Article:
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The vocation of a country vet: Creative service in ‘All Creatures Great and Small’

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Lately, I’ve been watching All Creatures Great and Small, the television adaption of James Herriot’s best-selling books. Alongside the beautiful vistas of the gorgeous Yorkshire Dales, the viewer also catches a glimpse of a difficult but rewarding vocation: veterinary practice in a (then) highly agricultural community.

Herriot and his colleagues (the Farnon brothers) experience tragedies and triumphs in their work. While there are many heartwarming stories of cures and recoveries, we also see livelihoods devastated by injured livestock and herds wiped out from disease.

The difficulty of being a veterinarian in early-to-mid-20th century Yorkshire is apparent. Not only must Herriot receive an education and become certified. He also works at all hours of the day, seven days a week. Dates and special occasions are interrupted by pressing emergency cases. Calves must be delivered in the middle of the night. Fearsome swine must be wrangled for their immunizations. Many procedures, particularly on livestock, require tremendous physical strength and exertion. Payment must be collected from skinflint customers. Rudeness must generally be answered with courteousness. Not only must Herriot and the Farnons “know their stuff,” they must also be diligent and polite. In short, they must be consummate professionals.

It is often remarked that Herriot’s books (and their adaptions) have a lot of parallels with my sphere of ordained ministry, particularly in country parishes. This reinforces the point about Herriot and his colleagues being professionals. In the medieval and early modern era, there were typically three “learned professions”: law, medicine, and divinity. Whether we wish to categorize veterinary practice as a newer, modern profession (joining several others), we can see that Herriot and the Farnon brothers participate in a grand vocational tradition, as well as several important parallels with the professions of today.

First, there are many hoops to jump through, all before entering a line of work that can involve long hours, risk, and difficult personal interactions. Learned professionals receive rigorous training and are then granted licenses—things that not all people have the gifts, talents, and means to secure. Those hoops exist because of another commonality: communal importance.

Typically speaking, every town, village, and hamlet needs an attorney, a doctor, and a pastor. Common life, spiritual and material well-being, crises, and mortality typically involve the classic professions. Today, specialization and other developments have certainly changed these dynamics in drastic ways. But it doesn’t take too much imagination to see how these roles became respected, and why those that fulfill them sought and seek to uphold the dignity of their offices in particular ways.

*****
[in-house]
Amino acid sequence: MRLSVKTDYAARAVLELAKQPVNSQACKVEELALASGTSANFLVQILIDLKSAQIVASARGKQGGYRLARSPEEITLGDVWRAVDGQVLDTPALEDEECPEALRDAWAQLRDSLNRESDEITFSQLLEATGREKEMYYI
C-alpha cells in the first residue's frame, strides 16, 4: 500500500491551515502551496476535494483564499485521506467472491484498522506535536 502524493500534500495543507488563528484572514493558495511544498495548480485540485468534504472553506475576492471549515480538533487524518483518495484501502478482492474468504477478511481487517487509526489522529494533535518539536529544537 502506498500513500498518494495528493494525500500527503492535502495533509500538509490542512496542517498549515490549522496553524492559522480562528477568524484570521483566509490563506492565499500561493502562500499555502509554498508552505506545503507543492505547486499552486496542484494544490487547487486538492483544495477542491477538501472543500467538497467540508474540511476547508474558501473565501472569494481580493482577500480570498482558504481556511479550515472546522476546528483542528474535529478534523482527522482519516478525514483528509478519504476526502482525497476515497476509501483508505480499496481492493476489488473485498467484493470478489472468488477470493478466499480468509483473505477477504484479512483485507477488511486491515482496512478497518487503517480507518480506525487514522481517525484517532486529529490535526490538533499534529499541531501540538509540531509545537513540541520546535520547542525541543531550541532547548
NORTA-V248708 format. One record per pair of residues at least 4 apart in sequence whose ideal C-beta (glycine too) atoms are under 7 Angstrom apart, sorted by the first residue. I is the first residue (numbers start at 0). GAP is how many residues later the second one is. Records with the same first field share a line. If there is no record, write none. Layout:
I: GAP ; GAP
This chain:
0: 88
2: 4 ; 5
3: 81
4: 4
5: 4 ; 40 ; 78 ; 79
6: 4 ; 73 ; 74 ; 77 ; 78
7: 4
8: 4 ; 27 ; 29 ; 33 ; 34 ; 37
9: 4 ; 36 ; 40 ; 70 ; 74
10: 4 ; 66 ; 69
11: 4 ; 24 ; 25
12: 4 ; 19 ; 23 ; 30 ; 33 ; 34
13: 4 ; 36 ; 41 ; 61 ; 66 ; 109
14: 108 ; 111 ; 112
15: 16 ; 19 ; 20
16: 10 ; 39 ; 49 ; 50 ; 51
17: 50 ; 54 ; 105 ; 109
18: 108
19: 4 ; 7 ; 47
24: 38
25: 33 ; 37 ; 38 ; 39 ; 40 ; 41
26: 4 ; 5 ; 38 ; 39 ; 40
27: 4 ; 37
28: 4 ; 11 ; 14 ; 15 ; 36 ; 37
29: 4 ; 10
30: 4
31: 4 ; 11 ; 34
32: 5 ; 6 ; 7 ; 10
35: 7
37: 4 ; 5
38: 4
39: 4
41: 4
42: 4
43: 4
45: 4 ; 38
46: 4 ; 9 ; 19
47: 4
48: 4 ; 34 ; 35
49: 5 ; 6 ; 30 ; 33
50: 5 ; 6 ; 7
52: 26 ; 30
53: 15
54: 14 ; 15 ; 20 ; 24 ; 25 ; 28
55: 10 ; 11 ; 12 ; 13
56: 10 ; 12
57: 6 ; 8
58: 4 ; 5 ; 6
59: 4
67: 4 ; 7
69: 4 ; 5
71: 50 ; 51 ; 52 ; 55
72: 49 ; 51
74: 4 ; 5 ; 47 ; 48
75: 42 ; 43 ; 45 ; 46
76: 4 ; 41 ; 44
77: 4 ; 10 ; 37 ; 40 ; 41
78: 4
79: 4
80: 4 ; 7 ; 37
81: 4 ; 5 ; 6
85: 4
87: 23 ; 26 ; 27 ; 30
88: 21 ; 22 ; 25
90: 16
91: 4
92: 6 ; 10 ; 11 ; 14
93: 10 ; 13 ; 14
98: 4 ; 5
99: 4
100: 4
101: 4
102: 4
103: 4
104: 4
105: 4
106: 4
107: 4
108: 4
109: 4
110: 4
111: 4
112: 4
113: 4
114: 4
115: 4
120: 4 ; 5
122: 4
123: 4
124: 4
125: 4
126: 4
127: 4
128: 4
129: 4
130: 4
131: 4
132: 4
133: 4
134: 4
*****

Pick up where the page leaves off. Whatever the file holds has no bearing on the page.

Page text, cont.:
This still doesn’t tell us why people pursue such vocations in the first place, which is where All Creatures Great and Small is so revealing. Herriot, the Farnon brothers, and others find joy in the work itself and in helping their neighbors. As image-bearers of God, they are moved by compassion in aiding those in need as well as tending and cultivating the created world. Whereas one moment Herriot will complain about trudging about when everyone is tucked comfortably in their beds for the night, at another he can’t believe he gets paid to drive through the beautiful countryside, enjoying the crisp early-morning air. Although he wracks his brain over puzzling cases, he exalts over solving and treating them. Even though he must put down beloved animals, he also saves many, to the clear gratitude of the owners. In his profession, Herriot becomes acquainted with great suffering: abused animals, unhappy domestic lives, the hard-scrabble struggle of farming and husbandry. But, for all of the tribulations, he finds just as many or more consolations: great love among families, sacrificial generosity, mastery of old crafts, warm fellowship, new life, reconciliation.

The life of country vets is hard, stressful work, and it involves a great deal of sacrifice— but it is good, fruitful, and meaningful. In fulfilling such a vocation, they cooperate with nature and help uphold to their community. They love their neighbors by treating their animals, particularly the livestock upon which their livelihood depends.

May the rest of us be inspired to find similar meaning in the work of our own hands.

Image: Visit to the Vet, Eduard Pistorius, 1850 (Public Domain)

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Barton Gingerich Barton Gingerich is an assistant priest at St. Jude’s Anglican Church in Richmond, VA. He holds a B.A. in History from Patrick Henry College and an M.Div. with a concentration in Historical Theology from Reformed Episcopal Seminary.

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